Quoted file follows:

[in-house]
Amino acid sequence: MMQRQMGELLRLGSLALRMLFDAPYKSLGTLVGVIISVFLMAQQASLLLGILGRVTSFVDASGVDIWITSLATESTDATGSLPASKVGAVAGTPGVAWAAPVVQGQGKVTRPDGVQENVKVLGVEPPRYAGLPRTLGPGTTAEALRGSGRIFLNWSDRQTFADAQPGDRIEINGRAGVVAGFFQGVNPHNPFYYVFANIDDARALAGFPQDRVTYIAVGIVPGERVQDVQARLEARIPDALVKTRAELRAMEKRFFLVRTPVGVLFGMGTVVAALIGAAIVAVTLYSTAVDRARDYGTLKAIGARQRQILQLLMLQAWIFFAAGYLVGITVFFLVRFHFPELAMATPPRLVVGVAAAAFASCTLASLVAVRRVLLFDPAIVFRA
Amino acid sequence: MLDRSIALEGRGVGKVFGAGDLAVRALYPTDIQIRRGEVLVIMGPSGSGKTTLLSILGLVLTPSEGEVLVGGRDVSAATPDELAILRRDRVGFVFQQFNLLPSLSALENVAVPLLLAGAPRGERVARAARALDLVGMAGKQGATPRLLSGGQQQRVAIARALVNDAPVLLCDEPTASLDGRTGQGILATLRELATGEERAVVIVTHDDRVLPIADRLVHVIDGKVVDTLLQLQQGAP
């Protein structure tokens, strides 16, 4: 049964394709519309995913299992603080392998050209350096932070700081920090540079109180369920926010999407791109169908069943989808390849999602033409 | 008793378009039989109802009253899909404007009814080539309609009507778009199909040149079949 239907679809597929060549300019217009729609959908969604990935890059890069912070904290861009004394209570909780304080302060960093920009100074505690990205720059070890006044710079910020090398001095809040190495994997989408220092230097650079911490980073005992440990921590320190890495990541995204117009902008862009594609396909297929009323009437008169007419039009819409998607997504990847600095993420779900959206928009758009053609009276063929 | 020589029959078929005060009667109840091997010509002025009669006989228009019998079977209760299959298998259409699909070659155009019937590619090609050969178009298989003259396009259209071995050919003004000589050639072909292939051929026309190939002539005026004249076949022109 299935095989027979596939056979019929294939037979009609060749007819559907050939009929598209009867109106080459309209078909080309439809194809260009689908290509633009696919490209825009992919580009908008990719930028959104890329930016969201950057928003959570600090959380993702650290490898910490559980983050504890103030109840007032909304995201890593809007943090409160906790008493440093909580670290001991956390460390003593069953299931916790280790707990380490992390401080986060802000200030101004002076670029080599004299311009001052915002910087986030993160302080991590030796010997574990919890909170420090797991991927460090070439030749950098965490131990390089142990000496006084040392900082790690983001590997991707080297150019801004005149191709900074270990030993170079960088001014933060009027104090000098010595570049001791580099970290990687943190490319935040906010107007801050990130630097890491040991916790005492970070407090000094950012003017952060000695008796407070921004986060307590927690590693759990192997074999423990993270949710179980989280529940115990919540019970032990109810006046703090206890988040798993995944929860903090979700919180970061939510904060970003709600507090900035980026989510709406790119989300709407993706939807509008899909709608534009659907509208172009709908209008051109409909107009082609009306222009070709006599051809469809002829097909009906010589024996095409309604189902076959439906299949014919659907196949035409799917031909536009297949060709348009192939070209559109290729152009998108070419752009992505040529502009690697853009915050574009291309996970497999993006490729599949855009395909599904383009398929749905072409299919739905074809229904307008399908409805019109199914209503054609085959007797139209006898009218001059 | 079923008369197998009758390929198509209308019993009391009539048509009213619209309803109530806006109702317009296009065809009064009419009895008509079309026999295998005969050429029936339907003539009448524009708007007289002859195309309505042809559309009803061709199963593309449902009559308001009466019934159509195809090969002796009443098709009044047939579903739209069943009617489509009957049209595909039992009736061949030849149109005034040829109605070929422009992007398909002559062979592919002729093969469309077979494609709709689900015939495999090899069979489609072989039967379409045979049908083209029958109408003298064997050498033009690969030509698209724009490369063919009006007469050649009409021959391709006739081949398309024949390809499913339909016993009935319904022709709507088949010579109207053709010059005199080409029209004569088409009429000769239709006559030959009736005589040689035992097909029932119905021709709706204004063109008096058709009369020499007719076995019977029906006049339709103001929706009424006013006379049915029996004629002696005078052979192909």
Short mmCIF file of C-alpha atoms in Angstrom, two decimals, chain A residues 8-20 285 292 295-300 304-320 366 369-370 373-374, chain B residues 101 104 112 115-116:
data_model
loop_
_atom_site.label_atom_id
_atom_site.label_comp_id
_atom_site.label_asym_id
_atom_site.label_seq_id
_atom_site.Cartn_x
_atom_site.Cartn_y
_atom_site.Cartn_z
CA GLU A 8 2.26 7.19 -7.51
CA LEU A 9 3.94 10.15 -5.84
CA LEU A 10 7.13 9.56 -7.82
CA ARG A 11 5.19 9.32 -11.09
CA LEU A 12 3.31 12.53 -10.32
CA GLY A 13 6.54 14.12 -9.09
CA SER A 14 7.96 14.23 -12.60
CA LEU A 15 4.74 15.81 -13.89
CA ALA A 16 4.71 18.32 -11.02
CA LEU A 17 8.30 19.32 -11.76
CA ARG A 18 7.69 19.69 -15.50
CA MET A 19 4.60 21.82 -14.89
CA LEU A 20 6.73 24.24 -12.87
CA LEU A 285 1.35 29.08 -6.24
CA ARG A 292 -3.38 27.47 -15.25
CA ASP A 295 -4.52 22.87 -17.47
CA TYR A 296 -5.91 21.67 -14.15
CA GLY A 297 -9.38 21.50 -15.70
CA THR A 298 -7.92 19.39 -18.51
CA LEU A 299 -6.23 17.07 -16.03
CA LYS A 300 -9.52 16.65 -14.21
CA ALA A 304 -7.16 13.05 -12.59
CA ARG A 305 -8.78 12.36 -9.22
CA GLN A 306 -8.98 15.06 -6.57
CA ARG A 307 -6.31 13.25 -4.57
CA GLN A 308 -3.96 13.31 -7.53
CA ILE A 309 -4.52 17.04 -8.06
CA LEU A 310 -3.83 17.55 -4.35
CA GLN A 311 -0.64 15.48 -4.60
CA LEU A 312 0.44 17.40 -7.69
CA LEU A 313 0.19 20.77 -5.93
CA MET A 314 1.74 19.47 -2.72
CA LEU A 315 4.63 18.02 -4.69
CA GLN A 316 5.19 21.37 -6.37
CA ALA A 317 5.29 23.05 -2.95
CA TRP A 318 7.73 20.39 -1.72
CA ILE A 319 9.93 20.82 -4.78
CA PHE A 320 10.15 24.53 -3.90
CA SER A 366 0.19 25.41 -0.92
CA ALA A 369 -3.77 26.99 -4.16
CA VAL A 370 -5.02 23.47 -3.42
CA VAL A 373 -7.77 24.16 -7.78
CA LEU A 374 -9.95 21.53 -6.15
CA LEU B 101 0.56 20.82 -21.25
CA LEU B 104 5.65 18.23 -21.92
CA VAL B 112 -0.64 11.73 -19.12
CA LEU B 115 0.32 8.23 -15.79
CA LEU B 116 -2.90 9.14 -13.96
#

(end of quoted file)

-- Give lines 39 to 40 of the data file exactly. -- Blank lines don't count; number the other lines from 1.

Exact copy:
CA ARG A 307 -6.31 13.25 -4.57
CA GLN A 308 -3.96 13.31 -7.53